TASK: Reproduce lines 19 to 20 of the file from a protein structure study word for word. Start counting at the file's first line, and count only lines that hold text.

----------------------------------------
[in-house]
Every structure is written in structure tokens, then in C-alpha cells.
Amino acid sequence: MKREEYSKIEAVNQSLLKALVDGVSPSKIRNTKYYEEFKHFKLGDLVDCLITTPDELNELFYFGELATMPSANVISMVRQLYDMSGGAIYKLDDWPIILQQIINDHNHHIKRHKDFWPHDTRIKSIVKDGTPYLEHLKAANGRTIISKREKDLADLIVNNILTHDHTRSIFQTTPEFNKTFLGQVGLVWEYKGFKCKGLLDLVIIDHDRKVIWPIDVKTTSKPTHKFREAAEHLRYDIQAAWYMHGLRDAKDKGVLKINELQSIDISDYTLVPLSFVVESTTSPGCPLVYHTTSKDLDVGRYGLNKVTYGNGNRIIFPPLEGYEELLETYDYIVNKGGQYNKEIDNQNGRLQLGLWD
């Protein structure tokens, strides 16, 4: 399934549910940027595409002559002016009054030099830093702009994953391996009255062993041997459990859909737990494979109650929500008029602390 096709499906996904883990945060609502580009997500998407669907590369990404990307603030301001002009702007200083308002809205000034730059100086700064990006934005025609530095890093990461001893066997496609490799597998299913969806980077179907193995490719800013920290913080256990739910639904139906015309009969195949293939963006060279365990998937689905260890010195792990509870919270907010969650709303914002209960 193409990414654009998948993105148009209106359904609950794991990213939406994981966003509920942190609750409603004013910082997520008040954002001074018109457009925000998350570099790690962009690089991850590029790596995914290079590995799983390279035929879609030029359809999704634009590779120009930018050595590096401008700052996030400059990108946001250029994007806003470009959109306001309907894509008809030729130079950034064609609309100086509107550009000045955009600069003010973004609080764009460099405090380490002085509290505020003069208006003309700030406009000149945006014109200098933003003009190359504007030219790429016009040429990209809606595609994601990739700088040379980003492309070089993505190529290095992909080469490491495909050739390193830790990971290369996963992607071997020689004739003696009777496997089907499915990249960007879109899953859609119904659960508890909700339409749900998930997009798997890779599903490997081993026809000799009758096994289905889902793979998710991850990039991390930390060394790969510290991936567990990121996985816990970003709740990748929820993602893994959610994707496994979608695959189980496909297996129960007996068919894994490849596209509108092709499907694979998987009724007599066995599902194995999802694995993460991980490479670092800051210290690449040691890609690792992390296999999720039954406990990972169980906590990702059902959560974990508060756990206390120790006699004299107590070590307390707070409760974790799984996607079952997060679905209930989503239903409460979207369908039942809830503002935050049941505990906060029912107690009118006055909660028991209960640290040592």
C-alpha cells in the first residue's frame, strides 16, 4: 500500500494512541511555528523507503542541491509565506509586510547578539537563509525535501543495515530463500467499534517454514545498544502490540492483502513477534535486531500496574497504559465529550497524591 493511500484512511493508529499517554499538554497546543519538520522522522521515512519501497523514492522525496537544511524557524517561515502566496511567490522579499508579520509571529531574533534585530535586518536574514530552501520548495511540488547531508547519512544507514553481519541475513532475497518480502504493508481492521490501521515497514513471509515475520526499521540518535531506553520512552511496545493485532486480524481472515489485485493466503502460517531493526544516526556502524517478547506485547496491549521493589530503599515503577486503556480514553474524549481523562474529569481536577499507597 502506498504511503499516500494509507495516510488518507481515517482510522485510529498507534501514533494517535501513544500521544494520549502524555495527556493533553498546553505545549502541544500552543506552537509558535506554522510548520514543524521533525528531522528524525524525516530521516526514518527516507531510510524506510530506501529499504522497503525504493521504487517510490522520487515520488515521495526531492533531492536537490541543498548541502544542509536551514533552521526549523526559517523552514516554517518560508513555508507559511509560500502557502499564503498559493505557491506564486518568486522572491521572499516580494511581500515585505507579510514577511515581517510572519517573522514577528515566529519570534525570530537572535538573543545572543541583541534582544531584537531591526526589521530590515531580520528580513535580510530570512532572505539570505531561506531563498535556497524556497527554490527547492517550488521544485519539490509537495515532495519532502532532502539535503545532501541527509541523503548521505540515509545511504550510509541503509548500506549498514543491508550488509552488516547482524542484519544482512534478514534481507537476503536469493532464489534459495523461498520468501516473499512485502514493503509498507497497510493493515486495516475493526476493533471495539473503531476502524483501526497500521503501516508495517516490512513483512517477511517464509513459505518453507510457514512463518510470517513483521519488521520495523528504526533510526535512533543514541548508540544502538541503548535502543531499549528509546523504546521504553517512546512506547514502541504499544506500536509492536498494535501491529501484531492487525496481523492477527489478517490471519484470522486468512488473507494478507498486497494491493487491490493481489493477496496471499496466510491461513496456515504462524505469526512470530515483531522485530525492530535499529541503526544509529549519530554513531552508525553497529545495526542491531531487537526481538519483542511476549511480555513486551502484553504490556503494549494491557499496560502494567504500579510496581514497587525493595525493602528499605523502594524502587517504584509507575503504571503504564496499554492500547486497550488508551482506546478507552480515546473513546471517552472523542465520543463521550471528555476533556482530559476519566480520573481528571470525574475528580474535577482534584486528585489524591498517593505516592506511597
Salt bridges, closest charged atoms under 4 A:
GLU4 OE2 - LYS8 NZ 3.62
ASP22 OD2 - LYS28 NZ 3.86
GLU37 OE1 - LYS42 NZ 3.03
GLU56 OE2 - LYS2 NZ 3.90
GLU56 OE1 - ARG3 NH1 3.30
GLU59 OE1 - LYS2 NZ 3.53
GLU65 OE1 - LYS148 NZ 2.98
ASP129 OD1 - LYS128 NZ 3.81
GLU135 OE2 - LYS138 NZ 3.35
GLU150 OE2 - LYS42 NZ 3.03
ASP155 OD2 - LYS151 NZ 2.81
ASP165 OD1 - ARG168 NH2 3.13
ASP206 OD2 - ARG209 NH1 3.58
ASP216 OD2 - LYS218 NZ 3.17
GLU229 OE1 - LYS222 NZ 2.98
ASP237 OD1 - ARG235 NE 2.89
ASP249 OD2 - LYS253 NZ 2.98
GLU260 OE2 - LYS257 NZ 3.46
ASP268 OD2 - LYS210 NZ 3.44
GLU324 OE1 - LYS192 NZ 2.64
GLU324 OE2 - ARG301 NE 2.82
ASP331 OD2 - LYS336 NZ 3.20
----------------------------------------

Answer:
ASP206 OD2 - ARG209 NH1 3.58
ASP216 OD2 - LYS218 NZ 3.17